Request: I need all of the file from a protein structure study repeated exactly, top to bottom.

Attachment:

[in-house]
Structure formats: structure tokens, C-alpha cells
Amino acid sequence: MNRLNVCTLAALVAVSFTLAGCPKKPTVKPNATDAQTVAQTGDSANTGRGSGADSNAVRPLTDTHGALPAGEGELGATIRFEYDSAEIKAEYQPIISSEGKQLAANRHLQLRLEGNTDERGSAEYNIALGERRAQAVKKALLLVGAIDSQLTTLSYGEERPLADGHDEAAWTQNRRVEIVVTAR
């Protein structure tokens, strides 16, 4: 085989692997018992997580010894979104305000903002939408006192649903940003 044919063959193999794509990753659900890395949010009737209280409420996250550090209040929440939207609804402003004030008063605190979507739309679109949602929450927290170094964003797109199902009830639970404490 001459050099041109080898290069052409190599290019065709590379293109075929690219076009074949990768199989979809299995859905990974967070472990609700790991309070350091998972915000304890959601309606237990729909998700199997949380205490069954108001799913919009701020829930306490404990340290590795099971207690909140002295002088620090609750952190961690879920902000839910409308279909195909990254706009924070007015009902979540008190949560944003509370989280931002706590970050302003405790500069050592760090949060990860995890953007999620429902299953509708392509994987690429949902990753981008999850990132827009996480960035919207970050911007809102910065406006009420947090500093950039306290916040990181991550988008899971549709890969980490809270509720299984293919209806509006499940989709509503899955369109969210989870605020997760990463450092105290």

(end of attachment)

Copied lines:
[in-house]
Structure formats: structure tokens, C-alpha cells
Amino acid sequence: MNRLNVCTLAALVAVSFTLAGCPKKPTVKPNATDAQTVAQTGDSANTGRGSGADSNAVRPLTDTHGALPAGEGELGATIRFEYDSAEIKAEYQPIISSEGKQLAANRHLQLRLEGNTDERGSAEYNIALGERRAQAVKKALLLVGAIDSQLTTLSYGEERPLADGHDEAAWTQNRRVEIVVTAR
């Protein structure tokens, strides 16, 4: 085989692997018992997580010894979104305000903002939408006192649903940003 044919063959193999794509990753659900890395949010009737209280409420996250550090209040929440939207609804402003004030008063605190979507739309679109949602929450927290170094964003797109199902009830639970404490 001459050099041109080898290069052409190599290019065709590379293109075929690219076009074949990768199989979809299995859905990974967070472990609700790991309070350091998972915000304890959601309606237990729909998700199997949380205490069954108001799913919009701020829930306490404990340290590795099971207690909140002295002088620090609750952190961690879920902000839910409308279909195909990254706009924070007015009902979540008190949560944003509370989280931002706590970050302003405790500069050592760090949060990860995890953007999620429902299953509708392509994987690429949902990753981008999850990132827009996480960035919207970050911007809102910065406006009420947090500093950039306290916040990181991550988008899971549709890969980490809270509720299984293919209806509006499940989709509503899955369109969210989870605020997760990463450092105290």